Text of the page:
If your site serves many Domains, you may want to install several independent CommuniGate Pro Servers and distribute the load by distributing domains between the servers. In this case you do not need to employ the special Cluster Support features. However if you have one or several domains with 100,000 or more accounts in each, and you cannot guarantee that clients will always connect to the proper server, or if you need dynamic load balancing and very high availability, you should implement a CommuniGate Pro Cluster on your site.
Many vendors use the term Cluster for simple fail-over or hot stand-by configurations. The CommuniGate Pro software can be used in fail-over, as well as in Distributed Domains configurations, however these configurations are not referred to as Cluster configurations.
A CommuniGate Pro Cluster is a set of Server computers that handle the site mail load together. Each Cluster Server hosts a set of regular, non-shared domains (the CommuniGate Pro Main Domain is always a non-shared one), and it also serves (together with other Cluster Servers) a set of Shared Domains.
To use CommuniGate Pro servers in a Cluster, you need a special CommuniGate Pro Cluster License.
Please read the Scalability section first to learn how to estimate your Server load, and how to get most out of each CommuniGate Pro Server running in the Single-server or in the Cluster mode.
Each Account in a Shared Domain served with a Static Cluster is created (hosted) on a certain Server,
and only that Server can access the account data directly. When a Static Cluster Server needs to perform any
operation with an account hosted on a different Server, it establishes a TCP/IP connection with
the account Host Server and accesses account data via that Host Server. This architecture allows you
to use local (i.e. non-shared) storage devices for account data.
Note: some vendors have "Mail Multiplexor"-type products. Those products usually implement a subset of Static Cluster Frontend functionality.
Accounts in Shared Domains served with a Dynamic Cluster are stored on a shared storage, so each Cluster Server (except for Frontend Servers, see below) can access the account data directly. At any given moment, one of the Cluster Servers acts as a Cluster Controller synchronizing access to Accounts in Shared Domains. When a Dynamic Cluster Server needs to perform any operation with an account currently opened on a different Server, it establishes a TCP/IP connection with that "current host" Server and accesses account data via that Server. This architecture provides the highest availability (all accounts can be accessed as long as at least one Server is running), and does not require file-locking operations on the storage device.
Clusters of both types are usually equipped with Frontend Servers. Frontend Servers cannot access Account data directly - they always open connections to other (Backend) Servers to perform any operation with Account data.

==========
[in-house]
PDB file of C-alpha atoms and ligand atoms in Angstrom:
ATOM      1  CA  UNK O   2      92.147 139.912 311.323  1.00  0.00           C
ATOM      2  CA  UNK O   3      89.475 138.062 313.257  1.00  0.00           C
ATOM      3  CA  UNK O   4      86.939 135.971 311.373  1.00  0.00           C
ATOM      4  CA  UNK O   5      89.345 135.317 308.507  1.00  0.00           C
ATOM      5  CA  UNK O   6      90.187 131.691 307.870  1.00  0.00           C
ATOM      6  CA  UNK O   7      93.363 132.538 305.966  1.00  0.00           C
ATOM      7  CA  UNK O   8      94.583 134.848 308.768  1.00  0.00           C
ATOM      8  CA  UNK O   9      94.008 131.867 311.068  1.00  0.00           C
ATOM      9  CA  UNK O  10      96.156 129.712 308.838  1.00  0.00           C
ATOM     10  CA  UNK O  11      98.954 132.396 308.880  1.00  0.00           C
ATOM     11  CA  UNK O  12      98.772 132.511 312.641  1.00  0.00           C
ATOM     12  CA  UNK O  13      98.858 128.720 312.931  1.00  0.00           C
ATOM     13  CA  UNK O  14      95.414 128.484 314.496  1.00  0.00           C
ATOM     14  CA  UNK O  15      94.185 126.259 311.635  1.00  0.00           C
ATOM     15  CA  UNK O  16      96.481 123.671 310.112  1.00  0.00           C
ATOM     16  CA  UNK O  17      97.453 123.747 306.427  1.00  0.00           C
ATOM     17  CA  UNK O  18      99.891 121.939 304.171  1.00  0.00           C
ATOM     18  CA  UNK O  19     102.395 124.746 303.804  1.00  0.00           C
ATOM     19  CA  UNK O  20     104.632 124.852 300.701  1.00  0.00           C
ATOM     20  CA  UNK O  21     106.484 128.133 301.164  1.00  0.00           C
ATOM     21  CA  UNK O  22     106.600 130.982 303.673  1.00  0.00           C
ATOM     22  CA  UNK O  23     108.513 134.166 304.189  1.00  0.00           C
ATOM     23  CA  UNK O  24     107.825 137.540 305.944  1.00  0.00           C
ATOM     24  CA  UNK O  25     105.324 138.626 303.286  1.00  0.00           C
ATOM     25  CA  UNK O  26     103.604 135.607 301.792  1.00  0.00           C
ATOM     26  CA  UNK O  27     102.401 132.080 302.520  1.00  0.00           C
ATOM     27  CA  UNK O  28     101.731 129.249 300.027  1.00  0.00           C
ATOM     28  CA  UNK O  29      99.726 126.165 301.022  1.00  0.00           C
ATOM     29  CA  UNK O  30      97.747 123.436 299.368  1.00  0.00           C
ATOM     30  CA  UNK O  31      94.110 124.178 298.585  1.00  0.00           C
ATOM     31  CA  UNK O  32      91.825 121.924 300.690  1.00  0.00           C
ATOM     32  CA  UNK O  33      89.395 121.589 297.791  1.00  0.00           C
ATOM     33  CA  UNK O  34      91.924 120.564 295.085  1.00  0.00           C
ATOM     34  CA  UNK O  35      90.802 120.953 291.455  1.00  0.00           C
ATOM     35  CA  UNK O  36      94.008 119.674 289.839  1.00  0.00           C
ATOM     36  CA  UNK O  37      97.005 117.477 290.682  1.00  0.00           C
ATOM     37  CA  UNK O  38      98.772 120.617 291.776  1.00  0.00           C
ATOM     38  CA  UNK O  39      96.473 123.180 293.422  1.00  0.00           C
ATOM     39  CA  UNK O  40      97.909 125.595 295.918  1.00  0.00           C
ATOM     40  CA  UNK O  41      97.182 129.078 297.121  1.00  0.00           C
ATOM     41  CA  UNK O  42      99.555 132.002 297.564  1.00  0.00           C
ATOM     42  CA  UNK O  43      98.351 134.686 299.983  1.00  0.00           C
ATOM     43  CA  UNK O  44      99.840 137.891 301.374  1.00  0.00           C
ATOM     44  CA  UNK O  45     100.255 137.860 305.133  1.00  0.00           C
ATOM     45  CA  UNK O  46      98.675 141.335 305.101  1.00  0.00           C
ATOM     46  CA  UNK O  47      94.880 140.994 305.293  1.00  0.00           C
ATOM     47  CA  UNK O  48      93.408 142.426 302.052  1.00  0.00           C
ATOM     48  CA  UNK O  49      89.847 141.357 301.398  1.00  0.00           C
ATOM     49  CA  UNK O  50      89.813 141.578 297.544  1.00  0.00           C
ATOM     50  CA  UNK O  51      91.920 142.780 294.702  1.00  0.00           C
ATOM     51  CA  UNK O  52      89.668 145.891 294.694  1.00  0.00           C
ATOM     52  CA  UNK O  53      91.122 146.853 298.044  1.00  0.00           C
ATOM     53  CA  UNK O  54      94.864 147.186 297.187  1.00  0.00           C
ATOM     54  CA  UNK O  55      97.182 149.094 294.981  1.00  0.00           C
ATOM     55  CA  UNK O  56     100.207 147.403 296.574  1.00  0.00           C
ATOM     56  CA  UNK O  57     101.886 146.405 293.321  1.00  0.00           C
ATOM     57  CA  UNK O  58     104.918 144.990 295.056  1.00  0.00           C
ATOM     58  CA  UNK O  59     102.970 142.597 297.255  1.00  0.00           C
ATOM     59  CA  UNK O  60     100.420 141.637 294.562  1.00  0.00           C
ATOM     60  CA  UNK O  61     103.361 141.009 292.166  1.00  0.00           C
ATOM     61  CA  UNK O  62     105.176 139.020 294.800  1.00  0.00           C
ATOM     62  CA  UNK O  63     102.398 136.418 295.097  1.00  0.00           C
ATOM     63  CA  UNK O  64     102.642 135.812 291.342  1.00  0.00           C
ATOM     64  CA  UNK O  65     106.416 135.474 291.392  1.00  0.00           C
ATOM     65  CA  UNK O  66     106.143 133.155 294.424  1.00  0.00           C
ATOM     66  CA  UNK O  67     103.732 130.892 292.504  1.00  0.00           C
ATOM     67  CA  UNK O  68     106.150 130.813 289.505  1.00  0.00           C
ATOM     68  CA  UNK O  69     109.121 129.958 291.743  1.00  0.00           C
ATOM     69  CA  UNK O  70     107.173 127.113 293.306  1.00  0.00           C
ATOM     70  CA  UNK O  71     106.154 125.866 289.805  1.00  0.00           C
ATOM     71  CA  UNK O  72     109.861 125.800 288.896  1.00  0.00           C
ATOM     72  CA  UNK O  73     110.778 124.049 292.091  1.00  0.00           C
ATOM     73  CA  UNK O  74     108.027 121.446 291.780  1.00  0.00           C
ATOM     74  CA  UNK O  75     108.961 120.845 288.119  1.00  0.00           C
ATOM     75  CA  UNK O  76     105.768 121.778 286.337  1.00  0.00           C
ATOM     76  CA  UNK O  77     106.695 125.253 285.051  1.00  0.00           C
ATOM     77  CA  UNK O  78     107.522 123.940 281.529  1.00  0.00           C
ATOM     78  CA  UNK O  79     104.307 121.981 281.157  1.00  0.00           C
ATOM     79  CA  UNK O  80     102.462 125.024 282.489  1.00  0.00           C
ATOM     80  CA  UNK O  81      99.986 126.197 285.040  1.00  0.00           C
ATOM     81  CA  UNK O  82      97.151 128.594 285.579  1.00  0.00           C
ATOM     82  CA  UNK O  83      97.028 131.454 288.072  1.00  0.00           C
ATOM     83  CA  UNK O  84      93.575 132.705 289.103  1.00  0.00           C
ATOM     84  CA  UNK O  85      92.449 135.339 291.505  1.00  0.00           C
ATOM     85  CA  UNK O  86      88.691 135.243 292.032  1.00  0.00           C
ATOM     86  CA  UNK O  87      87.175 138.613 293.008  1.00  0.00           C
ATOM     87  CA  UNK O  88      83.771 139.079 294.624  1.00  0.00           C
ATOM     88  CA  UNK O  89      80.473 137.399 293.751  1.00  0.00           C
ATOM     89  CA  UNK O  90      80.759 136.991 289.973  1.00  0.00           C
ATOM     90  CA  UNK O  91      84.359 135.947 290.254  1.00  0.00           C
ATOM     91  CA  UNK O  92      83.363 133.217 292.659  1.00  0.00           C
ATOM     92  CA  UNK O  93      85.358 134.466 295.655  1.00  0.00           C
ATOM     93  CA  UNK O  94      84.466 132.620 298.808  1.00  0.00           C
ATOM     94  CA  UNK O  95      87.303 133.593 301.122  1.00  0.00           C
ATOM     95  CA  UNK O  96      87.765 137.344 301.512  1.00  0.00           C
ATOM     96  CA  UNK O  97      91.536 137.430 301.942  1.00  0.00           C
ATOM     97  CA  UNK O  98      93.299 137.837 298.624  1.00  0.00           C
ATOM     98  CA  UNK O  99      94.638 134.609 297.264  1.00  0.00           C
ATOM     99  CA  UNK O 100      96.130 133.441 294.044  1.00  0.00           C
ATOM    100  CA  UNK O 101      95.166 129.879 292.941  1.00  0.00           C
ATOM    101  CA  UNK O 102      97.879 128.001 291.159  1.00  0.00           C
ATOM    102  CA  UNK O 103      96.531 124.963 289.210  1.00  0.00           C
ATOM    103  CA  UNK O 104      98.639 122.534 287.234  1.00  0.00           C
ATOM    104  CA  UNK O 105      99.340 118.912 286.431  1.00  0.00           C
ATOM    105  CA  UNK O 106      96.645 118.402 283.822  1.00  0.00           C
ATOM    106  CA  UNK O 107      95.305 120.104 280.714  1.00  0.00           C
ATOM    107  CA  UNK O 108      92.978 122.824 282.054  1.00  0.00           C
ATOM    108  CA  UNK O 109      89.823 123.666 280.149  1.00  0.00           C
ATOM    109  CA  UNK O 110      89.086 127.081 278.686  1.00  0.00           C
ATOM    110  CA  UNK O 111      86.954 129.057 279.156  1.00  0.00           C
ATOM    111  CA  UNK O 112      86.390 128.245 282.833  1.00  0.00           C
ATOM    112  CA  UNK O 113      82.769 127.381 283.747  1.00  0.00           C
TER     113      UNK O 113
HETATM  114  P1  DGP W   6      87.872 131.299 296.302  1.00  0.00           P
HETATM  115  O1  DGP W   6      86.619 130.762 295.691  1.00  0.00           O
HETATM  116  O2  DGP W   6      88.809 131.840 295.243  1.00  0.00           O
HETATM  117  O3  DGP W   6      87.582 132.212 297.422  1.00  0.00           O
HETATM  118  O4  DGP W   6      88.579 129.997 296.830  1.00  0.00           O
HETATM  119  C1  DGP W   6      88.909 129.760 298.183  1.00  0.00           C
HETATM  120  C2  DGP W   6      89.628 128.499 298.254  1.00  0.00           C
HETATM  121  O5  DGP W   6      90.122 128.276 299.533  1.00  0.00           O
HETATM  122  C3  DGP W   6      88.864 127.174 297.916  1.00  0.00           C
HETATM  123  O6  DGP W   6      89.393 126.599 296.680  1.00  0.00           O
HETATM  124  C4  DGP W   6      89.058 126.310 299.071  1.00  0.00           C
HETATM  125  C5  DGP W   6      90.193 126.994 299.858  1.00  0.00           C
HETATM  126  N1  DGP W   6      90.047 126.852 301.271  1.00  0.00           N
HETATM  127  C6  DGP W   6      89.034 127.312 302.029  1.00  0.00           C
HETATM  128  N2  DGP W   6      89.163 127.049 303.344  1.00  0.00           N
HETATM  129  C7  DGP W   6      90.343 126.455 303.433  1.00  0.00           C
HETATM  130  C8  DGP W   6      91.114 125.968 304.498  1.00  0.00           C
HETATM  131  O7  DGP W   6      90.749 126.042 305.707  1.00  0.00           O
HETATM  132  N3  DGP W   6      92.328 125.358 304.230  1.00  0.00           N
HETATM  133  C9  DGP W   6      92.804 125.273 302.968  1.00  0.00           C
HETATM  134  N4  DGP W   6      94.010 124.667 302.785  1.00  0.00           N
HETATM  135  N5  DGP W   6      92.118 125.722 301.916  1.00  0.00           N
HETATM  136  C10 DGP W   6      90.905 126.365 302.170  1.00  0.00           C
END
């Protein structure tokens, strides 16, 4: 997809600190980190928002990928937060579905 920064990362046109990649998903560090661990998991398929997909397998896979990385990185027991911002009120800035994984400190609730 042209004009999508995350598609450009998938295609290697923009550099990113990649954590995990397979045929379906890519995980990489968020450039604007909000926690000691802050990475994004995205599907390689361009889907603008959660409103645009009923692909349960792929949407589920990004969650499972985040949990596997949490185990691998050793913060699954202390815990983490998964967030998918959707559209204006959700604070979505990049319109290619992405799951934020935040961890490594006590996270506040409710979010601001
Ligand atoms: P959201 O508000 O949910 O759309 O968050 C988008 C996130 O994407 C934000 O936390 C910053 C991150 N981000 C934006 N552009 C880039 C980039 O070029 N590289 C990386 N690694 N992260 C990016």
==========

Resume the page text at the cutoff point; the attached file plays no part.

Frontend servers accept TCP/IP connections from client computers (usually - from the Internet). In a pure Frontend-Backend configuration no Accounts are created on any Frontend Server, but nothing prohibits you from serving some Domains (with Accounts and mailing lists) directly on the Frontend servers.
When a client establishes a connection with one of the Frontend Servers and sends the authentication information (the Account name), the Frontend server detects on which Backend server the addressed Account can be opened, and establishes a connection with that Backend Server.
The Frontend Servers:
If the Frontend Servers are directly exposed to the Internet, and the security of a Frontend Server operating system is compromised so that someone gets unauthorized access to that Server OS, the security of the site is not totally compromised. Frontend Servers do not keep any Account information (mailboxes, passwords) on their disks. The "cracker" would then have to go through the firewall and break the security of the Backend Server OS in order to get access to any Account information. Since the network between Frontend and Backend Servers can be disabled for all types of communications except the CommuniGate Pro inter-server communications, breaking the Backend Server OS is virtually impossible.
Both Static and Dynamic Clusters can work without dedicated Frontend Servers This is called a symmetric configuration, where each Cluster Server implements both Frontend and Backend functions.
In the example below, the domain1.dom and domain2.dom domain Accounts are distributed between three
Static Cluster Servers, and each Server accepts incoming connections for these domains.
If the Server SV1 receives a connection for the account email@example.com located on
the Server SV2, the Server SV1 starts to operate as a Frontend Server, connecting to the
Server SV2 as the Backend Server hosting the addressed Account.
At the same time, an external connection established with the server SV2 can request access to the firstname.lastname@example.org account located on the Server SV1. The Server SV2 acting as a Frontend Server will open a connection to the Server SV1 and will use it as the Backend Server hosting the addressed account.
In a symmetric configuration, the number of inter-server connections can be equal to the number of external (user) access-type (POP, IMAP, HTTP) connections. For a symmetric Static Cluster, the average number of inter-server connections is M*(N-1)/N, where M is the number of external (user) connections, and the N is the number of Servers in the Static Cluster. For a symmetric Dynamic Cluster, the average number of inter-Server connections is M*(N-1)/N * A/T, where T is the total number of Accounts in Shared Domains, and A is the average number of Accounts opened on each Server. For large ISP-type and portal-type sites, the A/T ratio is small (usually - not more than 1:100).